The National Computational Infrastructure (NCI) is today announcing the recipients of the Quarter 1 2023 round of the Adapter Allocation Scheme, our newest and most flexible scheme to support highly meritorious Australian computational science. The successful recipients will be receiving computing resources to study topics including congenital heart disease, the mechanisms behind a hail hotspot and algae evolution.

The Adapter Scheme is a merit-based scheme providing quarterly access to resources across NCI’s computational platforms: the Southern Hemisphere’s largest supercomputer Gadi, the powerful, simple-to-use and widely available Nirin cloud computer, and the 70+ Petabyte Gdata global file storage systems. This round of the Adapter Scheme will provide 34 research teams from 15 universities access to more than 7 million units of computing time on NCI.

The logo for the Adapter scheme, with NCI in the background

NCI Director Professor Sean Smith said, “As the Adapter Allocation Scheme grows, the quality of proposals and the breadth of science is increasing. These Adapter grants will enable both early career researchers and established scientists from a wide range of disciplines and computational approaches to perform exciting and transformative research.”

The Adapter Scheme is designed to identify meritorious research projects that need flexible compute access over a short period. Through the Adapter Scheme, NCI also aims to support new users and early career researchers to gain access and experience on the country’s leading high-performance computing platforms.

Successful Adapter Scheme recipient Senior Postdoctoral Research Dr Emma Rath from the Victor Chang Cardiac Research Institute will be using her allocation to apply novel DNA analysis techniques to increase the diagnostic rate of congenital heart disease.

She says, “We will apply novel emerging DNA analysis techniques to increase the diagnostic rate of congenital heart disease, so that doctors can better manage those patients. NCI provides the large memory processing capacity and large Australian medical DNA database so that we can carry out these analyses.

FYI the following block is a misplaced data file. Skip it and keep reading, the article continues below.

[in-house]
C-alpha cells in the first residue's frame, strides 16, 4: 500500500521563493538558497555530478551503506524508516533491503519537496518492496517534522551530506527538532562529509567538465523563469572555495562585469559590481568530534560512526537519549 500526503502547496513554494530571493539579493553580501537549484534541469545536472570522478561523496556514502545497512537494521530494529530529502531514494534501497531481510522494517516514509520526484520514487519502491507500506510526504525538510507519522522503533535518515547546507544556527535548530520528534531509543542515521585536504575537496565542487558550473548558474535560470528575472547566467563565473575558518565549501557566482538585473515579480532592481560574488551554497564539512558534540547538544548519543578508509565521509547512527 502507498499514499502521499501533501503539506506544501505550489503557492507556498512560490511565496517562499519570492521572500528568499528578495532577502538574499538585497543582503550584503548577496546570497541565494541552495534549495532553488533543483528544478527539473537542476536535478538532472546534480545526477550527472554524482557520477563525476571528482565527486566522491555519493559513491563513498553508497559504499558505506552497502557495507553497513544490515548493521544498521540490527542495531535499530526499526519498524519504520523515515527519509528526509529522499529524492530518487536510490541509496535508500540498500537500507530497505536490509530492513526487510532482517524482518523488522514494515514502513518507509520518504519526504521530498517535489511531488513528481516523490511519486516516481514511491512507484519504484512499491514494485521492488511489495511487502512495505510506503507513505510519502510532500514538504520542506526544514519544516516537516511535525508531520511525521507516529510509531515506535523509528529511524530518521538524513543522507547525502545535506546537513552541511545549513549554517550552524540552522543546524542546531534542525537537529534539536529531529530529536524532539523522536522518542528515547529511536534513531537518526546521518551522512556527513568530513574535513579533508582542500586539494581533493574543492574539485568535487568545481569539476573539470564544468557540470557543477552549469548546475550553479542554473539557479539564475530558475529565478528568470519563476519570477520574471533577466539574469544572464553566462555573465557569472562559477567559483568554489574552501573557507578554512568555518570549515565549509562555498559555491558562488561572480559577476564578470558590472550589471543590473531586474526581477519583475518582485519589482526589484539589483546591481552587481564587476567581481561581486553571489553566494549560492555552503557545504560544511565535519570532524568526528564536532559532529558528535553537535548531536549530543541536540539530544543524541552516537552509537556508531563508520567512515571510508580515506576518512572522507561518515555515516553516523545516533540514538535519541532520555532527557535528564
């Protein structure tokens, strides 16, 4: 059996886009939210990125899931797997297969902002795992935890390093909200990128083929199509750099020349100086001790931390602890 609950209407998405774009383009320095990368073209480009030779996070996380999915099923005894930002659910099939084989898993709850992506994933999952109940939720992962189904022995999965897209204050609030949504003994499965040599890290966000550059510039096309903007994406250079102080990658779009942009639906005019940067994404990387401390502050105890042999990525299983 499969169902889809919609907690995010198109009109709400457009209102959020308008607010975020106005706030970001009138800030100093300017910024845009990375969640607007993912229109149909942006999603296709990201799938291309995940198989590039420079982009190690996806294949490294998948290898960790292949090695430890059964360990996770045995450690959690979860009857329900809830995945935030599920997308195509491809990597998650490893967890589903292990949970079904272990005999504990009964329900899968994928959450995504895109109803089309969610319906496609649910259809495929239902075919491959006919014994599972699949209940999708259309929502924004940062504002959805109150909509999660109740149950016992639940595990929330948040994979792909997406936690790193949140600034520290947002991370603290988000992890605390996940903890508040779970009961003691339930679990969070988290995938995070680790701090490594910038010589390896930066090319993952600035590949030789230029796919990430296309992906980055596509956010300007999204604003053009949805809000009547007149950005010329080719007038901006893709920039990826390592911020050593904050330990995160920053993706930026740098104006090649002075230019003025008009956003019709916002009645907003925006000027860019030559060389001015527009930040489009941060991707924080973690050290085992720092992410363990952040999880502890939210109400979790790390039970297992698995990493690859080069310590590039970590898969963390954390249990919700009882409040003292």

The Adapter Scheme is one of three merit-based allocation schemes available to all Australian researchers at NCI. At the other end of the scale, the Australasian Leadership Computing Grants cater to the biggest, most ambitious computational science in the country with a small number of allocations up to 50 million units of computing time. The National Computational Merit Allocation Scheme, now open for allocations in 2023, funds the vast majority of the merit-based access to supercomputing resources in Australia, with around 200 recipients each year across the major Australian supercomputing facilities. NCI is continuing to develop the availability and range of the merit allocation schemes to better support nationally significant research with world-class computing infrastructure.

The Adapter Scheme is supported by the National Collaborative Research Infrastructure Strategy from the Department of Education.

For more information about the Adapter Scheme and to view a list of all recipients, visit the Adapter Scheme page on the NCI website.

About NCI

NCI Australia powers leadership-class computing and data science for Australia. Based at The Australian National University, it brings together the Australian Government, universities, national science agencies and industry. NCI’s Major Collaborators are The Australian National University, CSIRO, the Bureau of Meteorology, Geoscience Australia and the University of New South Wales.

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